Urgent action is needed to save 33 Lyonsdown Road following Barnet Council’s recent decision to allow its demolition. Together with local residents, the Barnet Society has been campaigning since 2017 to save this beautiful Victorian villa but the owners have used the permitted development route to apply to knock down the locally listed building.
Local residents are horrified that the council has allowed demolition of one of the finest buildings in New Barnet. One resident wrote that the proposed demolition was ‘very very sad … devalues [the] area and our cultural history means nothing.’ She added: ‘nothing seems to matter but building more soulless flats.’
We need your help to persuade the owners, Abbeytown Ltd, to change their plans to bulldoze this much-loved building, which they want to replace with a block of flats. The Barnet Society has written an open letter to Abbeytown to ask them to reconsider, which you can view here. We asked them to meet us and local residents last year to talk about the scope for a conversion scheme, but we heard nothing. Today we renew that call and invite you to write to the company at their head office:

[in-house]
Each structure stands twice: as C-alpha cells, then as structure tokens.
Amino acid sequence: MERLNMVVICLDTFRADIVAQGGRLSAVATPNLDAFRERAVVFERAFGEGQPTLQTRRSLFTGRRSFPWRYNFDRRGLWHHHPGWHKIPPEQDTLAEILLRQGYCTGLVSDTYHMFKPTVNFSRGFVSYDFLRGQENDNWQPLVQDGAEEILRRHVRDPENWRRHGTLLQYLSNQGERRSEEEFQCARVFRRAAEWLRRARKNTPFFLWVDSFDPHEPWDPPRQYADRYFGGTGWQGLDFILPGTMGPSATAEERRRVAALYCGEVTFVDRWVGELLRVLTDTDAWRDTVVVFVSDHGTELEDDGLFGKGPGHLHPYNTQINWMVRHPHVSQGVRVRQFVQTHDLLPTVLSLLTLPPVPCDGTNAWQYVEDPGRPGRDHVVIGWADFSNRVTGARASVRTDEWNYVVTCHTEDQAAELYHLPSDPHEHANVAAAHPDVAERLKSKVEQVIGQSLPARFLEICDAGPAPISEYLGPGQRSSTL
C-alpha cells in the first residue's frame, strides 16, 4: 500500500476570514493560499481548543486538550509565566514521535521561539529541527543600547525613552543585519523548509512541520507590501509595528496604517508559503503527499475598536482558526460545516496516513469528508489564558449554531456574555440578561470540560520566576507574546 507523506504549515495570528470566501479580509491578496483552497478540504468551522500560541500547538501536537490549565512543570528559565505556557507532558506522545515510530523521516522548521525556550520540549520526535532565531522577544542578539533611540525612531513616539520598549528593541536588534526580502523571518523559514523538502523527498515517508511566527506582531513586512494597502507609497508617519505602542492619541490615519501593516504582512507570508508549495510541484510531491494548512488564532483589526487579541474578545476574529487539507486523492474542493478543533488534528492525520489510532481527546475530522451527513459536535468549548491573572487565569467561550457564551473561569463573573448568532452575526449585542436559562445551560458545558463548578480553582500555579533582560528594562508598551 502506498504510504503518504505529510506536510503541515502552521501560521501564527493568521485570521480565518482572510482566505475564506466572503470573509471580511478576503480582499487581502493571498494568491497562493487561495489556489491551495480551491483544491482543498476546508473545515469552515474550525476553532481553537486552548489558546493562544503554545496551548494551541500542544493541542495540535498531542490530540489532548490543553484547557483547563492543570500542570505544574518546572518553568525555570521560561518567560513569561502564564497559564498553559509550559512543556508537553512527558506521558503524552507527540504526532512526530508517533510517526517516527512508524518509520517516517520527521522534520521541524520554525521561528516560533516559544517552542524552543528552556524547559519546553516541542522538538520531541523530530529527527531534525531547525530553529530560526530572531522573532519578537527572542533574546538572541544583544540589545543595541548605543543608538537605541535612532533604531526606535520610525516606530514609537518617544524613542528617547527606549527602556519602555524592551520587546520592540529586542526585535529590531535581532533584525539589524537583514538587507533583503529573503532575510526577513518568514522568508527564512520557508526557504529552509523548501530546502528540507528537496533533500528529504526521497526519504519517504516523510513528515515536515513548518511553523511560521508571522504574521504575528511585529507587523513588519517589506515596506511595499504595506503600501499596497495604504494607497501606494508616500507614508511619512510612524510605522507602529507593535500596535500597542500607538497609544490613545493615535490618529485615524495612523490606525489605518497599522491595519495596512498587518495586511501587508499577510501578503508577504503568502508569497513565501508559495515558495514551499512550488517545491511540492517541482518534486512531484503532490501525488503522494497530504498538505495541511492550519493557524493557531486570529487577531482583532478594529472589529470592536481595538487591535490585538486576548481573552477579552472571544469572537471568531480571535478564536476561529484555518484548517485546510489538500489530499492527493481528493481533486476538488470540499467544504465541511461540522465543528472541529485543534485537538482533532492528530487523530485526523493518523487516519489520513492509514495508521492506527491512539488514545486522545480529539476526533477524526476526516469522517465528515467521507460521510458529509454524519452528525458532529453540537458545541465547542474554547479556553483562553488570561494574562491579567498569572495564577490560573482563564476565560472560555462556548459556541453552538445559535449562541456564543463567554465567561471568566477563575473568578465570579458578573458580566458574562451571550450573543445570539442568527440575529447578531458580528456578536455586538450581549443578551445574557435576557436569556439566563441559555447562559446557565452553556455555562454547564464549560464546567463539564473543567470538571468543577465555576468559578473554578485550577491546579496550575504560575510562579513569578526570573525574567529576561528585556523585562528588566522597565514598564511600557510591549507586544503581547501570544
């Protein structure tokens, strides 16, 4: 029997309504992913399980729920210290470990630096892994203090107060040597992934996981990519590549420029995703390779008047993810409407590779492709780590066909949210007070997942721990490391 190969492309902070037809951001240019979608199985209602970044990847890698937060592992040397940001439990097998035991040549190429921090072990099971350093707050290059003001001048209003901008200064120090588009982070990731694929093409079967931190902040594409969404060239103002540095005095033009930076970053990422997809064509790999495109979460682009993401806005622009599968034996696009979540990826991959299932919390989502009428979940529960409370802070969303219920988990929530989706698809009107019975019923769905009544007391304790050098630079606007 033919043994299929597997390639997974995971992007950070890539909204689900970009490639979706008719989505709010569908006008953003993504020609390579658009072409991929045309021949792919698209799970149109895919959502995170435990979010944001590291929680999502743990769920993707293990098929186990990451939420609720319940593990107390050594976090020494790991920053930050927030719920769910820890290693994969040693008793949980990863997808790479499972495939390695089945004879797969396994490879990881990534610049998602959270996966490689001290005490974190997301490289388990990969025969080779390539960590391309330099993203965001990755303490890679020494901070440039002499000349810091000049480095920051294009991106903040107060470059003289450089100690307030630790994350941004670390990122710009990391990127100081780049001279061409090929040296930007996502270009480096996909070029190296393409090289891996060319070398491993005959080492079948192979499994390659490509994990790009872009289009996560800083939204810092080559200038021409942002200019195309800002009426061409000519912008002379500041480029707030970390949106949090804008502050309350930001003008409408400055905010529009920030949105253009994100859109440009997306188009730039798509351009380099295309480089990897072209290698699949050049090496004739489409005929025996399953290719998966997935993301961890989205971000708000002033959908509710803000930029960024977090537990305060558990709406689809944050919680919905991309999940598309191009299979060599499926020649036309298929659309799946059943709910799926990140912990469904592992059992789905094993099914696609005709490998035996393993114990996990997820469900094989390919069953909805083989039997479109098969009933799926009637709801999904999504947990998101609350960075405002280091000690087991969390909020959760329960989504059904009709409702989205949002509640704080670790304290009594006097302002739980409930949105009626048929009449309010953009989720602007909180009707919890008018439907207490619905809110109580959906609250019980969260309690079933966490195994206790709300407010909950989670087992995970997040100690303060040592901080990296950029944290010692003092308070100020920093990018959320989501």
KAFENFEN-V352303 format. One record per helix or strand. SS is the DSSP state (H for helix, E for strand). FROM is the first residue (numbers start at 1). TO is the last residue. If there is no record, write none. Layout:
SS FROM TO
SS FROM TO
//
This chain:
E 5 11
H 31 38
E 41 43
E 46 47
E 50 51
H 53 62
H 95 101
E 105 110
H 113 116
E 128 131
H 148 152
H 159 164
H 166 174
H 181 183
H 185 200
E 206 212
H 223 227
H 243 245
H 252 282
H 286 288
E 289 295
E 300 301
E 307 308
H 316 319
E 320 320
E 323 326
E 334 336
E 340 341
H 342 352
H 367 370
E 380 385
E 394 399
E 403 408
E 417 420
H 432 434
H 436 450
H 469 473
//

Martyn Gerrard House
197 Ballards Lane
London N3 1LP
Our last report on the case was in April, when the owners’ latest plans for redevelopment were thrown out by the government’s Planning Inspector. That good news was then undermined by break-ins at the property. It was later boarded up.